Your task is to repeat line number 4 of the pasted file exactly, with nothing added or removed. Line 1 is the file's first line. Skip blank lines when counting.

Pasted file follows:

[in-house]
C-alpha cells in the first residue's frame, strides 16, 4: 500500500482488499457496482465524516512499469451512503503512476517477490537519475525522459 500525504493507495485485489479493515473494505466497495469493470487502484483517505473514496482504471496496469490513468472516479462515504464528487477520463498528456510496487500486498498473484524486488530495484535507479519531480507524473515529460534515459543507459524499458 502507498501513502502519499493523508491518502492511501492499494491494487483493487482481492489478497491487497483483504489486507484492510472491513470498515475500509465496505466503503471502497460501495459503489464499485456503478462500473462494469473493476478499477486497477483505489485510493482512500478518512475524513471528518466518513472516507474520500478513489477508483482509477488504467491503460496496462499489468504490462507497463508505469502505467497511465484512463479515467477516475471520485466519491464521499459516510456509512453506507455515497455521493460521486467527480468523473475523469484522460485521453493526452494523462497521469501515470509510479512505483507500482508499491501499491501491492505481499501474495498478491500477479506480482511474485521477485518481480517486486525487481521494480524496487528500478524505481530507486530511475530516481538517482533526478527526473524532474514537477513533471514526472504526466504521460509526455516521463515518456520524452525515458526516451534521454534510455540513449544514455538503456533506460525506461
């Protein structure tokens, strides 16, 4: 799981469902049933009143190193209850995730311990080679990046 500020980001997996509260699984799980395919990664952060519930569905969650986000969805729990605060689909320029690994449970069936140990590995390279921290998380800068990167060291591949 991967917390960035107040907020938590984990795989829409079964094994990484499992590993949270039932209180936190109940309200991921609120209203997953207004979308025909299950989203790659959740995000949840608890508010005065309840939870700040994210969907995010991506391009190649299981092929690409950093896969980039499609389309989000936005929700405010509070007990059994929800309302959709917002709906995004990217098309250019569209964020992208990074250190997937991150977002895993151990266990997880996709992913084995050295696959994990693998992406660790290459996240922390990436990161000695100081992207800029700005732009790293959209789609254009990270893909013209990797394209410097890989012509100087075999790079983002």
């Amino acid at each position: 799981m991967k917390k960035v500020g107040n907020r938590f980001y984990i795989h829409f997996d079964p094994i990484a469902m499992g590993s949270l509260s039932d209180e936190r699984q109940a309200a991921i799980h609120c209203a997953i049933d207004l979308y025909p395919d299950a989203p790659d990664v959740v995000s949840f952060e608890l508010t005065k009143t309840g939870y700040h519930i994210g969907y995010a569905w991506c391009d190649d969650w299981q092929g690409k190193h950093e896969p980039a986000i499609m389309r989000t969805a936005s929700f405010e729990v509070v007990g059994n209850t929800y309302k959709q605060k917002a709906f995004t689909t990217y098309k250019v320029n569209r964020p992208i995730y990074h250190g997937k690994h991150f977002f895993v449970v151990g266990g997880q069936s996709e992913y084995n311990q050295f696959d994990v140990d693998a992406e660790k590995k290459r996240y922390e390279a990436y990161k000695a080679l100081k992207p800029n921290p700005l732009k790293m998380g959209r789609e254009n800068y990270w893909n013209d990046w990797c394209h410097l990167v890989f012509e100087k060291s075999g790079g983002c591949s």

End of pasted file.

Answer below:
């Amino acid at each position: 799981m991967k917390k960035v500020g107040n907020r938590f980001y984990i795989h829409f997996d079964p094994i990484a469902m499992g590993s949270l509260s039932d209180e936190r699984q109940a309200a991921i799980h609120c209203a997953i049933d207004l979308y025909p395919d299950a989203p790659d990664v959740v995000s949840f952060e608890l508010t005065k009143t309840g939870y700040h519930i994210g969907y995010a569905w991506c391009d190649d969650w299981q092929g690409k190193h950093e896969p980039a986000i499609m389309r989000t969805a936005s929700f405010e729990v509070v007990g059994n209850t929800y309302k959709q605060k917002a709906f995004t689909t990217y098309k250019v320029n569209r964020p992208i995730y990074h250190g997937k690994h991150f977002f895993v449970v151990g266990g997880q069936s996709e992913y084995n311990q050295f696959d994990v140990d693998a992406e660790k590995k290459r996240y922390e390279a990436y990161k000695a080679l100081k992207p800029n921290p700005l732009k790293m998380g959209r789609e254009n800068y990270w893909n013209d990046w990797c394209h410097l990167v890989f012509e100087k060291s075999g790079g983002c591949s």